Tag line for the Fourth Crusade: “No infidels were hurt in the making of this crusade.” This is the one Monty Python would surely have chosen if they’d made a crusading movie.
A western military coalition decides (uninvited) to “liberate” a rich eastern land from its usurping tyrant, then gets stuck there as an occupation force fighting insurrectionists. No, it’s not the evening news – it’s the sack of Constantinople, one of the pivotal events of world history.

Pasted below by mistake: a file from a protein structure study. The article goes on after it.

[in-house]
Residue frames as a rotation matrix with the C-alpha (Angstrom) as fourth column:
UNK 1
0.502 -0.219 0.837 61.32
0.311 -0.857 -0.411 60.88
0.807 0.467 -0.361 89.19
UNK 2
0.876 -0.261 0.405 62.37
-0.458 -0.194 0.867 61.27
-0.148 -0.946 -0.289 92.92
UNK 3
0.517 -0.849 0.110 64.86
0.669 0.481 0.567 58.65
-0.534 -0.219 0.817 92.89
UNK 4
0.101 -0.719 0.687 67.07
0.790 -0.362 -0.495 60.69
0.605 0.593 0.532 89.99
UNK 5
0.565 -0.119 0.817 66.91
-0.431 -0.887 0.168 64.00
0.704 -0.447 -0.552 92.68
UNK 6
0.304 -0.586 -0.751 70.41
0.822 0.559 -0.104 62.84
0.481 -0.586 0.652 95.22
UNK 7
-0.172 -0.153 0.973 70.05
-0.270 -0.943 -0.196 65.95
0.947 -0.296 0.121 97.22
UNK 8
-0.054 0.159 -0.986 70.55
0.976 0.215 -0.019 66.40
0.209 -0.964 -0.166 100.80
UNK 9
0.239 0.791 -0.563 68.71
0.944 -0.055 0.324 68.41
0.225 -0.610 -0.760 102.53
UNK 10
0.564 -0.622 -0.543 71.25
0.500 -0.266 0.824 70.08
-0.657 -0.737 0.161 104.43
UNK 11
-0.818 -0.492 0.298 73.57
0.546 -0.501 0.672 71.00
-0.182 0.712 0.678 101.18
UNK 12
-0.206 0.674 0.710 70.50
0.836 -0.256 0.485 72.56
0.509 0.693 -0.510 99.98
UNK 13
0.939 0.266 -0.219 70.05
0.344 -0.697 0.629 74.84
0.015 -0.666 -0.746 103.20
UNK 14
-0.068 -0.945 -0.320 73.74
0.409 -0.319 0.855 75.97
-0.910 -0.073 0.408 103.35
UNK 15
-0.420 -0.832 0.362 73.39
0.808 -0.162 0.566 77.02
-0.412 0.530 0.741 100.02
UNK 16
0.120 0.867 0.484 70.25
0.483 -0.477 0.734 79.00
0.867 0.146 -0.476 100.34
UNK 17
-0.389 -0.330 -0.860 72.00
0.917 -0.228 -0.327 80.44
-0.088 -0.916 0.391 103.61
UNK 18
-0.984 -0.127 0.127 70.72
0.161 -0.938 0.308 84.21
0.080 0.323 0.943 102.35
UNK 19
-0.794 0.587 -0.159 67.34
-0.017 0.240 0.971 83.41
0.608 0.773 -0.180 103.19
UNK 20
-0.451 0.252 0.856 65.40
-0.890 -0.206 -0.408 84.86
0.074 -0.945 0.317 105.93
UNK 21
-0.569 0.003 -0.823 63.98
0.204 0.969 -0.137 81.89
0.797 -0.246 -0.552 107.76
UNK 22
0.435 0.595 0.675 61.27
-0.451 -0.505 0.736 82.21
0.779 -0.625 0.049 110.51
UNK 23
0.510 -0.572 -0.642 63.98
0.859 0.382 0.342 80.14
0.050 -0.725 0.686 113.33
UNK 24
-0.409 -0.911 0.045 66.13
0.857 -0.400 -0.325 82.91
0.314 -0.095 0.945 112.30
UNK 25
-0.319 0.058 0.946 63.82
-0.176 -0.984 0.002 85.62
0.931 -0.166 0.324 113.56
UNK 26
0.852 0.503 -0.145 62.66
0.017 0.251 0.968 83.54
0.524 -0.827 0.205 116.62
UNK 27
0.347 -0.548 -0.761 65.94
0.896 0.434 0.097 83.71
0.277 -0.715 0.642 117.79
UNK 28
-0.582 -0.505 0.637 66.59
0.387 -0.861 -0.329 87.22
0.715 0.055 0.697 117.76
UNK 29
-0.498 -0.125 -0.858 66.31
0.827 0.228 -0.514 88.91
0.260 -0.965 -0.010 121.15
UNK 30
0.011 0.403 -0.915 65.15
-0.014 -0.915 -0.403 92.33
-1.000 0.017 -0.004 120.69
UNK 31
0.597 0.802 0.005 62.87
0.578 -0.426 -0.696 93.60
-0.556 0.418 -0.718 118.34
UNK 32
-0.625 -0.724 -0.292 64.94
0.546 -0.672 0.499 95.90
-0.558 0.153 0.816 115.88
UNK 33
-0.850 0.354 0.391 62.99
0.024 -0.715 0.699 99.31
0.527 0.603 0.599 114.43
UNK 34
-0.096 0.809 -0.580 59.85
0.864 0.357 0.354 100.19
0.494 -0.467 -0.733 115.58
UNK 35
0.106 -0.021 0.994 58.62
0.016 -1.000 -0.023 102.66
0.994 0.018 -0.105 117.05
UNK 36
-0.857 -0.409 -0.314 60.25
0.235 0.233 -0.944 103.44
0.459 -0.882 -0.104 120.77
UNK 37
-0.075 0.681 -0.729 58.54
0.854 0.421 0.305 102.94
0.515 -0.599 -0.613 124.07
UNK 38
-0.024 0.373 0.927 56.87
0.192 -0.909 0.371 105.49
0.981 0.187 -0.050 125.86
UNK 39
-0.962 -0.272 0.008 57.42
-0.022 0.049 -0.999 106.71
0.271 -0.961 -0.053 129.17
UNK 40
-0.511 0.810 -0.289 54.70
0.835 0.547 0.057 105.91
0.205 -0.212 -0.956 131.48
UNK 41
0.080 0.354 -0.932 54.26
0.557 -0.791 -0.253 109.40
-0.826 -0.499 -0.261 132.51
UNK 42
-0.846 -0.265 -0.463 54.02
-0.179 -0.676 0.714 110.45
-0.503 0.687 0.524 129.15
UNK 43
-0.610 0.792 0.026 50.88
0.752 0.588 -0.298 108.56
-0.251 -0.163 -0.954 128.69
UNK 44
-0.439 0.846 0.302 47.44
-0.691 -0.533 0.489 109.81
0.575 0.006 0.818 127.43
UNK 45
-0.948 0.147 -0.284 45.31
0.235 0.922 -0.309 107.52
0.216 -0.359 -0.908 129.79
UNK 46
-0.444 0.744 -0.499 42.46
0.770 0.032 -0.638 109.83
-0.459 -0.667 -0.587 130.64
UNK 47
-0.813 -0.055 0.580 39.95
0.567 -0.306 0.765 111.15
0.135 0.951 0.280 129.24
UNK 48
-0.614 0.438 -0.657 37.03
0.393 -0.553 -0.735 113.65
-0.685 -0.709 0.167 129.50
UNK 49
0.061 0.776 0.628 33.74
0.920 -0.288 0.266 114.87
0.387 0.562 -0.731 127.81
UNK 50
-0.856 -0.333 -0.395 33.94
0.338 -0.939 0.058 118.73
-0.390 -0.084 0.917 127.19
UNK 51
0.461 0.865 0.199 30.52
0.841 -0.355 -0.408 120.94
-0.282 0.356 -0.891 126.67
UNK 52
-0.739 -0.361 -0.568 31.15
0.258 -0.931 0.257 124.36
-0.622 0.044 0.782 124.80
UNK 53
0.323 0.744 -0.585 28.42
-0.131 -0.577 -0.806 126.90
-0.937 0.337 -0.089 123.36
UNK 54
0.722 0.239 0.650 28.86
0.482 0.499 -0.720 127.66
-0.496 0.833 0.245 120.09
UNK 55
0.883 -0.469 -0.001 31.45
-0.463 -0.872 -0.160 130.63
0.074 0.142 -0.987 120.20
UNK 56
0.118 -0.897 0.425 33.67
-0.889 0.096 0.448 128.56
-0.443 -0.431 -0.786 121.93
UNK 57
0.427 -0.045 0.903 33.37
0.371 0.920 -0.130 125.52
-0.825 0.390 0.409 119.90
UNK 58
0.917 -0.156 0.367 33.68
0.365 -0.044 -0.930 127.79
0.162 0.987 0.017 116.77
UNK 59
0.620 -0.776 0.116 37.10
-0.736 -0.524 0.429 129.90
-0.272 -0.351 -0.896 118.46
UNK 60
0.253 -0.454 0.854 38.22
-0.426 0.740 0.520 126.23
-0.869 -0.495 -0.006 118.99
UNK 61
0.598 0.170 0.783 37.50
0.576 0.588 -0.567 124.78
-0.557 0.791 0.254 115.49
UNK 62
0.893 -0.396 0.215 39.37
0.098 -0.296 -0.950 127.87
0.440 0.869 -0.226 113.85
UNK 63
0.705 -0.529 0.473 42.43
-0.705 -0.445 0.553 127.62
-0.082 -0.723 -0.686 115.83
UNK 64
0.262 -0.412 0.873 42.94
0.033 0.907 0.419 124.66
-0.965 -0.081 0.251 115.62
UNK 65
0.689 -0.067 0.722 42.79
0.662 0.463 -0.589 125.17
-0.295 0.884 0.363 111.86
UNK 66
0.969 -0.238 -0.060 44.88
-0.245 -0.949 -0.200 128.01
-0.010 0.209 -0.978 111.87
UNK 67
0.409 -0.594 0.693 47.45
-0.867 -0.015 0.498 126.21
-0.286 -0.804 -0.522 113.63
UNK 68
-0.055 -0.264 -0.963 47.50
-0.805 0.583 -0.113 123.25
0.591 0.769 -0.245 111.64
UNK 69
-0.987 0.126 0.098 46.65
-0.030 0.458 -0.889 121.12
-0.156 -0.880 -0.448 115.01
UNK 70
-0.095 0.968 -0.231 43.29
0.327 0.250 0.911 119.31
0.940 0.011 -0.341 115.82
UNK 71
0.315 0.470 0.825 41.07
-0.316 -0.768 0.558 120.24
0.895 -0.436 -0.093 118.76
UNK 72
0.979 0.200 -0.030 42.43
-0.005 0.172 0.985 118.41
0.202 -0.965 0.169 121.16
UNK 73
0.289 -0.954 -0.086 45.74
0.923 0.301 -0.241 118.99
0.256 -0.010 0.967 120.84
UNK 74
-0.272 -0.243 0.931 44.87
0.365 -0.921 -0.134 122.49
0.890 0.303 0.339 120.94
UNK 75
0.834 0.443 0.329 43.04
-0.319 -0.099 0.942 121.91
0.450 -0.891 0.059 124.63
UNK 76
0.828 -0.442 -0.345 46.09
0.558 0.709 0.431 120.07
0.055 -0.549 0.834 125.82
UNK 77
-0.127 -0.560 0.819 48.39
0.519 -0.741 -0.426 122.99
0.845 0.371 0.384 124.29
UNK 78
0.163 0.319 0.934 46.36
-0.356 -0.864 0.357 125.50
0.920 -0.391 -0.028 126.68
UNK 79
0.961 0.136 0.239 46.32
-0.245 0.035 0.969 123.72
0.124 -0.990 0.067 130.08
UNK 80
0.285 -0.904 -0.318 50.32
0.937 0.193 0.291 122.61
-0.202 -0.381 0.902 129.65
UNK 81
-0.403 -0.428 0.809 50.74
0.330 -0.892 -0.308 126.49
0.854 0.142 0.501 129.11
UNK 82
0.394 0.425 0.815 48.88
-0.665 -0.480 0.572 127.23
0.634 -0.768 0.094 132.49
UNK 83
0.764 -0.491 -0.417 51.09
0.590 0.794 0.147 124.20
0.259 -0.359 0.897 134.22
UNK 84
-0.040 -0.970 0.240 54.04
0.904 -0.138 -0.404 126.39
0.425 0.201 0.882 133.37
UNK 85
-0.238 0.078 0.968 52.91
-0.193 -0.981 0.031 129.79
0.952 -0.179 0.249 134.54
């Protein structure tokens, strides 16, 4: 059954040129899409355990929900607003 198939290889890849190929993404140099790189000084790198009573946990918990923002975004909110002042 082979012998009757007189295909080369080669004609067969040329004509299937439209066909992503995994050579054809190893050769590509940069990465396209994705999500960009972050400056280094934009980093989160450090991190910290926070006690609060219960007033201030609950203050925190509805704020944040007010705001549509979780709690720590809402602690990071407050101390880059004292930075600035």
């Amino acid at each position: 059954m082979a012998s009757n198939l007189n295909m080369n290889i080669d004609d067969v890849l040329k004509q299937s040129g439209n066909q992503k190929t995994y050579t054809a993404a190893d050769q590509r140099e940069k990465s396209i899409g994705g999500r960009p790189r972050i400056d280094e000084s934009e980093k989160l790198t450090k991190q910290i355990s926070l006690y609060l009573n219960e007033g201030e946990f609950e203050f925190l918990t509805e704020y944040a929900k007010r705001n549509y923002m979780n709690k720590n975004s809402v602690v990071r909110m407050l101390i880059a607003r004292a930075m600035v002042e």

That’s real history. Here’s the novel:
A renegade Welshman is horrified to find himself in the pious clutches of a knight en route to free Jerusalem of infidels. As the army sets out, the Welshman rescues (or rather, steals) an apparent princess of the Arab persuasion, intending to use the army to smuggle her back to “her people” in the Holy Land. But the army keeps getting diverted from its course, in its outrageous attempts to pay its bills to its suppliers. As the campaign sinks into tragic moral turpitude, the Welshman, his “princess” and his friend the (increasingly-disillusioned) knight attempt to “make things better” – with historical results.
Contemplating your own crusade? Read Field Notes From A Broad first.